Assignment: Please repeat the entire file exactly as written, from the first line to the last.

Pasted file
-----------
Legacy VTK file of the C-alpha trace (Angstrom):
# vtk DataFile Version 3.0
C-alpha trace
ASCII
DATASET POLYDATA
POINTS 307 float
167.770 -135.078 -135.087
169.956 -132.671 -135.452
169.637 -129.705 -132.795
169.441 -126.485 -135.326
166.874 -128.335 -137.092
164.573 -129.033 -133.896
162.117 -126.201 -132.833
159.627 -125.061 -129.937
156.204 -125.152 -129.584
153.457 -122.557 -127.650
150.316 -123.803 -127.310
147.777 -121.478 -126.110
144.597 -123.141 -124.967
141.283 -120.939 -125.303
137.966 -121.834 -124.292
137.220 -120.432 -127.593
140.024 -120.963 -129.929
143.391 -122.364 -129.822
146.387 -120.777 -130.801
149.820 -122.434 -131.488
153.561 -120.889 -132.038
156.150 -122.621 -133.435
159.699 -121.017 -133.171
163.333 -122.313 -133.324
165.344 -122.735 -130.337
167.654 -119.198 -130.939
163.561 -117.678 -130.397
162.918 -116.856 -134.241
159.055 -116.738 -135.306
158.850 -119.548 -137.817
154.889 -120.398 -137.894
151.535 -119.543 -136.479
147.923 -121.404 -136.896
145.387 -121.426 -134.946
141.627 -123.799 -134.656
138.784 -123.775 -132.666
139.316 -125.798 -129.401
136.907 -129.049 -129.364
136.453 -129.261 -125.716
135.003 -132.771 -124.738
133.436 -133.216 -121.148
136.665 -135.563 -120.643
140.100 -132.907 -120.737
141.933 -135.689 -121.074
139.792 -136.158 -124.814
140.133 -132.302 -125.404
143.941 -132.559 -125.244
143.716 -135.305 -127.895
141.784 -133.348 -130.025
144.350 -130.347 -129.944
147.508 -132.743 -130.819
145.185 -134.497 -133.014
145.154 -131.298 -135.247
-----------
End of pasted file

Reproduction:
Legacy VTK file of the C-alpha trace (Angstrom):
# vtk DataFile Version 3.0
C-alpha trace
ASCII
DATASET POLYDATA
POINTS 307 float
167.770 -135.078 -135.087
169.956 -132.671 -135.452
169.637 -129.705 -132.795
169.441 -126.485 -135.326
166.874 -128.335 -137.092
164.573 -129.033 -133.896
162.117 -126.201 -132.833
159.627 -125.061 -129.937
156.204 -125.152 -129.584
153.457 -122.557 -127.650
150.316 -123.803 -127.310
147.777 -121.478 -126.110
144.597 -123.141 -124.967
141.283 -120.939 -125.303
137.966 -121.834 -124.292
137.220 -120.432 -127.593
140.024 -120.963 -129.929
143.391 -122.364 -129.822
146.387 -120.777 -130.801
149.820 -122.434 -131.488
153.561 -120.889 -132.038
156.150 -122.621 -133.435
159.699 -121.017 -133.171
163.333 -122.313 -133.324
165.344 -122.735 -130.337
167.654 -119.198 -130.939
163.561 -117.678 -130.397
162.918 -116.856 -134.241
159.055 -116.738 -135.306
158.850 -119.548 -137.817
154.889 -120.398 -137.894
151.535 -119.543 -136.479
147.923 -121.404 -136.896
145.387 -121.426 -134.946
141.627 -123.799 -134.656
138.784 -123.775 -132.666
139.316 -125.798 -129.401
136.907 -129.049 -129.364
136.453 -129.261 -125.716
135.003 -132.771 -124.738
133.436 -133.216 -121.148
136.665 -135.563 -120.643
140.100 -132.907 -120.737
141.933 -135.689 -121.074
139.792 -136.158 -124.814
140.133 -132.302 -125.404
143.941 -132.559 -125.244
143.716 -135.305 -127.895
141.784 -133.348 -130.025
144.350 -130.347 -129.944
147.508 -132.743 -130.819
145.185 -134.497 -133.014
145.154 -131.298 -135.247